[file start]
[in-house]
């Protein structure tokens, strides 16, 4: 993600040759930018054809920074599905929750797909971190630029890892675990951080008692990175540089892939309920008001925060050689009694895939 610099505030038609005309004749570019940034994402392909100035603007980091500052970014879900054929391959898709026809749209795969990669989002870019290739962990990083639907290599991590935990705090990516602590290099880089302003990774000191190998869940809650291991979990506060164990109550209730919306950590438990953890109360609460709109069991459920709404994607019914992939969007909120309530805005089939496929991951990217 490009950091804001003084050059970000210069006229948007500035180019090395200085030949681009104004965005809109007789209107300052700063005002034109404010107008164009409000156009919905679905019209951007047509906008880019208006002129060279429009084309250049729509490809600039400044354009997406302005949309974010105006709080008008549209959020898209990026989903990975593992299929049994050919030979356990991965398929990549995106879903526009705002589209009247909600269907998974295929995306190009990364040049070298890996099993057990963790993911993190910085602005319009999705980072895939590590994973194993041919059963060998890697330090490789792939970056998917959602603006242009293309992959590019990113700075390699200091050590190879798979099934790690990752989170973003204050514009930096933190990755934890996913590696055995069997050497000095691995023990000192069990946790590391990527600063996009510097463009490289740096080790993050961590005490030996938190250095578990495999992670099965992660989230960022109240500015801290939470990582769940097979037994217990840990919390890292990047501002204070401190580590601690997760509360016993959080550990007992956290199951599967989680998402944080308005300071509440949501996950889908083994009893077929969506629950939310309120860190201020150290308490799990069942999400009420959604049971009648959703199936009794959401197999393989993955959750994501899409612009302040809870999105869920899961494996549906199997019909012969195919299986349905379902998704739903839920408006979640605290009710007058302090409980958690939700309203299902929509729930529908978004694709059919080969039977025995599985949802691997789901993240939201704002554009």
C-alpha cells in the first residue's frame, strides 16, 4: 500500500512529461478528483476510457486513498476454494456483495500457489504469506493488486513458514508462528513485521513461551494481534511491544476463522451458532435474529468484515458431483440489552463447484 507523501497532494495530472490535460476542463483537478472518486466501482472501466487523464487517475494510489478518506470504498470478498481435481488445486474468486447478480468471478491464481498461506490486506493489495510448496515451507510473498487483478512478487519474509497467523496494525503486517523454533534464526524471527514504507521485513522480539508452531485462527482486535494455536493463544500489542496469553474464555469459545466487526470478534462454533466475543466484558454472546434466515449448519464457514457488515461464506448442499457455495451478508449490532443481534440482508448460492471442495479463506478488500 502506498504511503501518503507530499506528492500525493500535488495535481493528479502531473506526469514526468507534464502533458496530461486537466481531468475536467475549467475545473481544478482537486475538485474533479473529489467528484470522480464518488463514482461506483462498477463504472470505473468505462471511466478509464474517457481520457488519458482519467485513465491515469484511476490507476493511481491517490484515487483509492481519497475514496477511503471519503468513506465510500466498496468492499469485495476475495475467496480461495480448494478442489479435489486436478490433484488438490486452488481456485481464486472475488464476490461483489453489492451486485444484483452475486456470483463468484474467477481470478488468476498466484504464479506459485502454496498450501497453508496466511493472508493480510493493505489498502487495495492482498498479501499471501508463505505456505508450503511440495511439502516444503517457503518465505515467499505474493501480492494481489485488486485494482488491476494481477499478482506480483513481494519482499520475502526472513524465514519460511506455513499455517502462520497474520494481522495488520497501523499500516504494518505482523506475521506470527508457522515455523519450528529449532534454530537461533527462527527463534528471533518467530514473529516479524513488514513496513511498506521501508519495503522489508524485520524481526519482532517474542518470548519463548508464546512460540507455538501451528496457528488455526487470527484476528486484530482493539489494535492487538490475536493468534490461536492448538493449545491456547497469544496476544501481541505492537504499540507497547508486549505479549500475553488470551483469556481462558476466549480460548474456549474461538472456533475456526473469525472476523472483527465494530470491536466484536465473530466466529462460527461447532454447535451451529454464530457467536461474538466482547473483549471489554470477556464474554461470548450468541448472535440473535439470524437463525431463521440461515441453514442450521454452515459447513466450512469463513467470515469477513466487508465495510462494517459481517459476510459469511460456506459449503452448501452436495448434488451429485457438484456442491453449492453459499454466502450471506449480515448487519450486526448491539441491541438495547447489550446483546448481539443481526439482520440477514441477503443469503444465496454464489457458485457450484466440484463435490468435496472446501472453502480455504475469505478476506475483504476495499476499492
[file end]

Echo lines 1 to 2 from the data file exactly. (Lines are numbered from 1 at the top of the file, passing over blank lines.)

[in-house]
């Protein structure tokens, strides 16, 4: 993600040759930018054809920074599905929750797909971190630029890892675990951080008692990175540089892939309920008001925060050689009694895939 610099505030038609005309004749570019940034994402392909100035603007980091500052970014879900054929391959898709026809749209795969990669989002870019290739962990990083639907290599991590935990705090990516602590290099880089302003990774000191190998869940809650291991979990506060164990109550209730919306950590438990953890109360609460709109069991459920709404994607019914992939969007909120309530805005089939496929991951990217 490009950091804001003084050059970000210069006229948007500035180019090395200085030949681009104004965005809109007789209107300052700063005002034109404010107008164009409000156009919905679905019209951007047509906008880019208006002129060279429009084309250049729509490809600039400044354009997406302005949309974010105006709080008008549209959020898209990026989903990975593992299929049994050919030979356990991965398929990549995106879903526009705002589209009247909600269907998974295929995306190009990364040049070298890996099993057990963790993911993190910085602005319009999705980072895939590590994973194993041919059963060998890697330090490789792939970056998917959602603006242009293309992959590019990113700075390699200091050590190879798979099934790690990752989170973003204050514009930096933190990755934890996913590696055995069997050497000095691995023990000192069990946790590391990527600063996009510097463009490289740096080790993050961590005490030996938190250095578990495999992670099965992660989230960022109240500015801290939470990582769940097979037994217990840990919390890292990047501002204070401190580590601690997760509360016993959080550990007992956290199951599967989680998402944080308005300071509440949501996950889908083994009893077929969506629950939310309120860190201020150290308490799990069942999400009420959604049971009648959703199936009794959401197999393989993955959750994501899409612009302040809870999105869920899961494996549906199997019909012969195919299986349905379902998704739903839920408006979640605290009710007058302090409980958690939700309203299902929509729930529908978004694709059919080969039977025995599985949802691997789901993240939201704002554009």